by MIKE BEAUDIN
Ontario’s pork industry is declaring a partial victory in the battle against porcine epidemic diarrhea virus (PED).
Although producers have reported a total of six cases of the virus so far in January and February, the worst is over, said Mike DeGroot, Ontario Pork's national biosecurity coordinator.
“We’re still in and around 10 cases this winter and that's fairly favourable,” said DeGroot in a phone interview. “If we can get through February and March and have less than a handful of new cases I think we're in good position.”
The winter months are the worst for PED because cold weather makes it more difficult to clean and disinfect trucks, boots and other transferable surfaces.
Last year the majority of cases were reported in February through April after the virus was first discovered on a Middlesex County farrow-to-finish operation in January.
According to Ontario Pork’s PED website, there have been 75 confirmed cases of the disease in Ontario to date. The latest confirmed case was Feb. 6 on a finisher barn in Perth County.
The virus does not affect food safety or pose a risk to humans but it’s a major disease in pig production, causing diarrhea, vomiting and dehydration. The disease wipes out all nursing piglets while older piglets can survive.
‘I’m always a bit cautious to say it’s under control because it’s such a highly contagious virus but it’s been fairly well contained since last April,” said DeGroot.
He said it’s important the industry doesn’t let its guard down now that the worst appears over.
Dr. Robert Friendship, a professor at the Ontario Veterinary College in Guelph, said the biosecurity measures adopted over the past year are now common practice. If anything, producers may become too vigilant, he said.
“I’ve never seen biosecurity measures go backwards,” said Friendship in a phone interview. “Producers shouldn’t get so worried that they don’t let anybody near their farm.”
He said the emphasis should remain on truck washing and more care when loading animals. Producers should continue to review their practices, keep up on the latest developments and go over their plan once a year.
DeGroot said the goal is to eliminate PED on Ontario farms but that will take time. The first step is to eliminate it from farms where it broke and then focus efforts on off-farm sites.
“I think the caution for producers and the industry right now is that the virus does hang out well in cold weather, and if you’ve got a trailer coming on your farm that hasn't been properly washed and disinfected that's a high risk.”
He said it’s essential producers make sure trucks coming on their property are disinfected after every visit to a farm or a processing plant.
Friendship said a lot of common-sense solutions have been taken. For example, some trailers weren’t sloped properly when washed down, allowing contaminated water to remain. Drivers now realize they have to disinfect their boots before climbing back into a truck.
“All the players took responsibility and did the very best they could. Farmers were very open and didn’t try to hide the problem and be irresponsible by keeping it quiet. They let people know they had a problem so others could take precautions.”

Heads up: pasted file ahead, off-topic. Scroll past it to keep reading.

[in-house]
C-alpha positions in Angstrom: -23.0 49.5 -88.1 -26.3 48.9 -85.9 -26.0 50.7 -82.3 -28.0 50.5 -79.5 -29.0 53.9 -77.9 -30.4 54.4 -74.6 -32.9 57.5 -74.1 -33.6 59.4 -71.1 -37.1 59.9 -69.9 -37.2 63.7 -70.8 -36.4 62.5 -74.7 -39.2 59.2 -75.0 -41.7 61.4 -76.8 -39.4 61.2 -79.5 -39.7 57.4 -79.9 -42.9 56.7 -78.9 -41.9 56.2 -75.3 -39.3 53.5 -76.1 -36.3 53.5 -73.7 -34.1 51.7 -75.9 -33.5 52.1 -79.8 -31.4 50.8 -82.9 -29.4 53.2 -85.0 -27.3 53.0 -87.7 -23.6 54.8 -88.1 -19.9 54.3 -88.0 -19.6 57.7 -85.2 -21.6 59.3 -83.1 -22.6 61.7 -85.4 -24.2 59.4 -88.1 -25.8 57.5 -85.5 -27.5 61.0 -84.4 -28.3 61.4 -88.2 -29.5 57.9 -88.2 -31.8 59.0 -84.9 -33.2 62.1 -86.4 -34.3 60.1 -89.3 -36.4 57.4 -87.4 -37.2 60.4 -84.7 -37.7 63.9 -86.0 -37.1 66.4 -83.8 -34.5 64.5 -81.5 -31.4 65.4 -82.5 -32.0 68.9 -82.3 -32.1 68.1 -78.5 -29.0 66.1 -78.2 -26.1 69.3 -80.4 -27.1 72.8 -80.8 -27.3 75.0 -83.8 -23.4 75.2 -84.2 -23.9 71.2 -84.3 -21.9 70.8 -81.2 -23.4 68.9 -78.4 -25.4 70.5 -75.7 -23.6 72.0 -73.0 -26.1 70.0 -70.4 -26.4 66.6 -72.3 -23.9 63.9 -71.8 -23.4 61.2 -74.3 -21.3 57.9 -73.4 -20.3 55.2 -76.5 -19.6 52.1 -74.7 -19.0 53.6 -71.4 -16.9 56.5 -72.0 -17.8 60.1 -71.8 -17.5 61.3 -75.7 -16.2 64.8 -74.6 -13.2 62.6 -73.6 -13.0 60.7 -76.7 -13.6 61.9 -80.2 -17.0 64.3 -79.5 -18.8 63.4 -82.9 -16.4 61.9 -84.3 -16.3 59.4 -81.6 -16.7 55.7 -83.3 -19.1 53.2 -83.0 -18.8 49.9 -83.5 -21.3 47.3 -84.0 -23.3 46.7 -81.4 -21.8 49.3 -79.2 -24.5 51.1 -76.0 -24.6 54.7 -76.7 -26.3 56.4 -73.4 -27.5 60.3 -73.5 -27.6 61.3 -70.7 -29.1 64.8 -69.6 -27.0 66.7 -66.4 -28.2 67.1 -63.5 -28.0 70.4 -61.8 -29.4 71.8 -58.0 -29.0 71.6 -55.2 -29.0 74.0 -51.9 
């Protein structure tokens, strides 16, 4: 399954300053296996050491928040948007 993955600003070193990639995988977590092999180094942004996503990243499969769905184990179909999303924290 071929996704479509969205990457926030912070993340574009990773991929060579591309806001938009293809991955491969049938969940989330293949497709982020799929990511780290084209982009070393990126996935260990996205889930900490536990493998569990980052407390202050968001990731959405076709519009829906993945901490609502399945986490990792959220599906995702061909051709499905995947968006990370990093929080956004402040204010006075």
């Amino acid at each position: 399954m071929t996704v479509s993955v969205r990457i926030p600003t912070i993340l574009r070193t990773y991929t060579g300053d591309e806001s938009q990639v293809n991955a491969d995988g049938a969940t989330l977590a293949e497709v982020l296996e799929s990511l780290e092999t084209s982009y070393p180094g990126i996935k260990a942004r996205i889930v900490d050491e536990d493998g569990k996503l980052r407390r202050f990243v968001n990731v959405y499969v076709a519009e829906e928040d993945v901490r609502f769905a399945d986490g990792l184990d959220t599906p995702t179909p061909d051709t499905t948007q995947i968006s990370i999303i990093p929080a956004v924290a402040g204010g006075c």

“We’ve got a lot of expertise in this country,” said Friendship. “It's a matter of getting it down to the farm level. The industry is only as strong as it weakest link. If we have a trucking company or producers who are renegades and not playing along it injures everybody.”
Friendship said a lot of the infrastructure to deal with the disease was already in place. When the outbreak swept through the United States, Canadian officials knew it would eventually spread north, and they adopted measures to contain it.
He said the Ontario reaction to the virus has been a success story.
“It just shows we have a lot of expertise we can mobilize. It’s wonderful that we can send in tests and get results within 24 hours. We have a well organized system.”
Meanwhile, a National Swine Health initiative launched by the Canadian Pork Council in December is still in the process of getting organized, said DeGroot.
The initiative, funded through producer levies, is aimed at bringing key players in the pork industry together from across Canada to limit the spread of viruses, increase communication and monitor surveillance activities.
As well, Genome Alberta, a not-for-profit science funding organization, is putting together a plan that will see Canadian researchers working on how to protect young pigs from PED.
In a news release, Genome Alberta said three research projects will share $650,000 in funding from Alberta, Saskatchewan, Ontario, Quebec and the federal governments.
The projects include developing a vaccine against the virus and how to detect PED in the environment and in food additives.
Much of the research is being done by a private company in Saskatoon, the University of Saskatchewan, the University of Montreal and the National Centres for Animal Disease in Winnipeg.
According to the release, the virus has killed at least eight million piglets in the United States since 2013 and has been found at more than 70 hog farms and pork facilities in Ontario, Manitoba, Quebec and Prince Edward Island.
The American Association of Swine Veterinarians notes on its website there are now three naturally occurring strains of the virus that have been identified there. BF